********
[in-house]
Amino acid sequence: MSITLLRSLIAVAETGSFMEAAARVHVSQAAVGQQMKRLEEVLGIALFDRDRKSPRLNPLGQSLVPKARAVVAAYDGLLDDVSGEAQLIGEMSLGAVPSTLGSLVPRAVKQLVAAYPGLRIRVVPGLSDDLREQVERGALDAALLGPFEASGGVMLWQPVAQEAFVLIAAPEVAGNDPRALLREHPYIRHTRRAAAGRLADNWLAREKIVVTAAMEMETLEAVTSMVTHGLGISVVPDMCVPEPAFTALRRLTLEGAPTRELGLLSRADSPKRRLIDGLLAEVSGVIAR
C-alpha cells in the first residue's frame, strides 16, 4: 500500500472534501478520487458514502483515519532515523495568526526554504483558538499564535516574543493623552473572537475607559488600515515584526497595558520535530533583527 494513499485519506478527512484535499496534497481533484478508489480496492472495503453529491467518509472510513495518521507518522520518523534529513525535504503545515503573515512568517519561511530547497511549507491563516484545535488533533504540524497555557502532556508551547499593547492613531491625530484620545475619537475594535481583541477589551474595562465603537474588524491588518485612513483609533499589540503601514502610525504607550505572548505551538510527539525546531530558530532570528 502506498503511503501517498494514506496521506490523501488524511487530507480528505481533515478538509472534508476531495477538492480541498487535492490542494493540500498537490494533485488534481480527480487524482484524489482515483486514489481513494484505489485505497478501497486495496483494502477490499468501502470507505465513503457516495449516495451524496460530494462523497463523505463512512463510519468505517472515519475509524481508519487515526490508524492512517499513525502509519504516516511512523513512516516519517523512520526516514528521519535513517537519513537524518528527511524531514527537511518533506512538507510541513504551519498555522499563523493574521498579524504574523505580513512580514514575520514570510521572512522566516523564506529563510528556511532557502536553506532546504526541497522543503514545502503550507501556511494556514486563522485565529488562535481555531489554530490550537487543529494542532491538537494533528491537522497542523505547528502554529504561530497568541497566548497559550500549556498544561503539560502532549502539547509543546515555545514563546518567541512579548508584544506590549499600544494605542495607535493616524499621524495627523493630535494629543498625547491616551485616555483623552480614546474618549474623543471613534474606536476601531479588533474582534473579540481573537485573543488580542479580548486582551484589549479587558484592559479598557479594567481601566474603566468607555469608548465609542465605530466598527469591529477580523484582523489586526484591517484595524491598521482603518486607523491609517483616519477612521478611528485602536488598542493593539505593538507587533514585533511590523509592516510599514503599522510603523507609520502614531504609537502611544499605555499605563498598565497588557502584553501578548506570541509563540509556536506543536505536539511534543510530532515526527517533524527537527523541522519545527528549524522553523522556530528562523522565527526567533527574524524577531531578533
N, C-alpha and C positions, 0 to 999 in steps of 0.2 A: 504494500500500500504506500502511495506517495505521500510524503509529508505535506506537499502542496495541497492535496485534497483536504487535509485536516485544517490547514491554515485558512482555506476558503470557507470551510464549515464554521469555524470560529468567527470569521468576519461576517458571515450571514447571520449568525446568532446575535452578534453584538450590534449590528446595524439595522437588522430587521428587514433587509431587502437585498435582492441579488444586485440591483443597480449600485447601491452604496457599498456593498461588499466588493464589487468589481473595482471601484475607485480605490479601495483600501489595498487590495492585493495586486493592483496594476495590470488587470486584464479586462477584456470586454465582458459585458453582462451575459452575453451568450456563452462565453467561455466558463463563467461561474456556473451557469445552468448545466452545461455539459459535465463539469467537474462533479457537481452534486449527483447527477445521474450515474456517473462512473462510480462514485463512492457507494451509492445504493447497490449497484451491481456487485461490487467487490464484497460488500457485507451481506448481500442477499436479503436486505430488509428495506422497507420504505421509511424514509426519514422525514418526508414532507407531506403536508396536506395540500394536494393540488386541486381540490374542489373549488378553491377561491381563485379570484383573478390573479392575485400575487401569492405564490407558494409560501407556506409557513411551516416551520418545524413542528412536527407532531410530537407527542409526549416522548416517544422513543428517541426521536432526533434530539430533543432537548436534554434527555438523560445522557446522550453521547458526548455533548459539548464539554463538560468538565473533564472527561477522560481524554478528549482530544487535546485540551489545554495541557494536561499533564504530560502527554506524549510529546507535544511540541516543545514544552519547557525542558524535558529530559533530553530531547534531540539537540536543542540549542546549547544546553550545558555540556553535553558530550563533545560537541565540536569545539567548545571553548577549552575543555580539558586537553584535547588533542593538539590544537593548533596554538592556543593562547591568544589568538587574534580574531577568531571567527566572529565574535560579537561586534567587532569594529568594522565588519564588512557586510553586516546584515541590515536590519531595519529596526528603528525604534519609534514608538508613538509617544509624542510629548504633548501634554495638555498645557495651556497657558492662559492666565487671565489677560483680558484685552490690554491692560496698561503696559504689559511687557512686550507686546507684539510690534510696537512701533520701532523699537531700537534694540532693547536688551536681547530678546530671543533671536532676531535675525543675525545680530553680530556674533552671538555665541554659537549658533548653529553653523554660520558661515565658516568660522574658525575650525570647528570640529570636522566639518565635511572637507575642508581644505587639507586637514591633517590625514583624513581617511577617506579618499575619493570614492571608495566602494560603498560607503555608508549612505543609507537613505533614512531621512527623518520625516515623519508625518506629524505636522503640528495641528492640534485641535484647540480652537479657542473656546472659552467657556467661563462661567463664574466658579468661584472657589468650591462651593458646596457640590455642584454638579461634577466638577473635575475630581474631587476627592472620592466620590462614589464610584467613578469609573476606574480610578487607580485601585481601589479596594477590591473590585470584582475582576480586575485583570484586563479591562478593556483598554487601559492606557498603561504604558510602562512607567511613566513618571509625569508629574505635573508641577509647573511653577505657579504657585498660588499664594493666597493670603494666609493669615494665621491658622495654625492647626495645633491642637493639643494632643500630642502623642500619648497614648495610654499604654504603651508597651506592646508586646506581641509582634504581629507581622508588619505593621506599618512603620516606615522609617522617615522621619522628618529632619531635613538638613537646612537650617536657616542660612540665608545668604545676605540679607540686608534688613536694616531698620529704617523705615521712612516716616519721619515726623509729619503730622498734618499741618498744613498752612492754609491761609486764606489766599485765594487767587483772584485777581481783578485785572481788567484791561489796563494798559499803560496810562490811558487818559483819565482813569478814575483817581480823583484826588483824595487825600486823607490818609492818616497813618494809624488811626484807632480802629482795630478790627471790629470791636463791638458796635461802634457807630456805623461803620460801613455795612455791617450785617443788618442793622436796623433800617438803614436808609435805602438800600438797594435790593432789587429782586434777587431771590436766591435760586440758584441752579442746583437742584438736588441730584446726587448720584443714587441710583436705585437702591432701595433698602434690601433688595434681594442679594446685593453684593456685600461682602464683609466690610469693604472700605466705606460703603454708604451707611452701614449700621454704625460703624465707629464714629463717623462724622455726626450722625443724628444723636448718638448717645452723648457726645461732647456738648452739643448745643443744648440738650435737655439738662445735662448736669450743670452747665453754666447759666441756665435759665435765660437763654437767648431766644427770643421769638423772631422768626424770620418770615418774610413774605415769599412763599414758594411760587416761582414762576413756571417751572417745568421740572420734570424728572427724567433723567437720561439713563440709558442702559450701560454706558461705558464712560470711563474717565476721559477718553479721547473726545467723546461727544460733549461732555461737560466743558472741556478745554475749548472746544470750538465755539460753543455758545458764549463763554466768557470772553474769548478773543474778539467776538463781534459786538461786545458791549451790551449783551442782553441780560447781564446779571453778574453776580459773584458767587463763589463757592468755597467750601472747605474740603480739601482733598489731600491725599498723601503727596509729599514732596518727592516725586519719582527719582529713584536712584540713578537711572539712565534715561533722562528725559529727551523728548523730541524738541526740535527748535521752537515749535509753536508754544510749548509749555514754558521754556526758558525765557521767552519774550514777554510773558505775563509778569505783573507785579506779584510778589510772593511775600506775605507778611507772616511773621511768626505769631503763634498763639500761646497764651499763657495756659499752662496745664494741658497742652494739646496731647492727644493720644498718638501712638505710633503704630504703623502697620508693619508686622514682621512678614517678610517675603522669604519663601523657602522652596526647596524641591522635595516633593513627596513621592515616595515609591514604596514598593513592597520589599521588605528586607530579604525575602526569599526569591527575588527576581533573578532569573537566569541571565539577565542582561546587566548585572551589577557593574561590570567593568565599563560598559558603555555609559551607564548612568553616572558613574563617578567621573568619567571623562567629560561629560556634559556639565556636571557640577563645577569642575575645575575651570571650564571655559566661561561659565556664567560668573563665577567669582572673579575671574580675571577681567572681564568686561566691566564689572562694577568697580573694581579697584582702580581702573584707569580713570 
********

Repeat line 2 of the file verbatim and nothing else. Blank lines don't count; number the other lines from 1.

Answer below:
Amino acid sequence: MSITLLRSLIAVAETGSFMEAAARVHVSQAAVGQQMKRLEEVLGIALFDRDRKSPRLNPLGQSLVPKARAVVAAYDGLLDDVSGEAQLIGEMSLGAVPSTLGSLVPRAVKQLVAAYPGLRIRVVPGLSDDLREQVERGALDAALLGPFEASGGVMLWQPVAQEAFVLIAAPEVAGNDPRALLREHPYIRHTRRAAAGRLADNWLAREKIVVTAAMEMETLEAVTSMVTHGLGISVVPDMCVPEPAFTALRRLTLEGAPTRELGLLSRADSPKRRLIDGLLAEVSGVIAR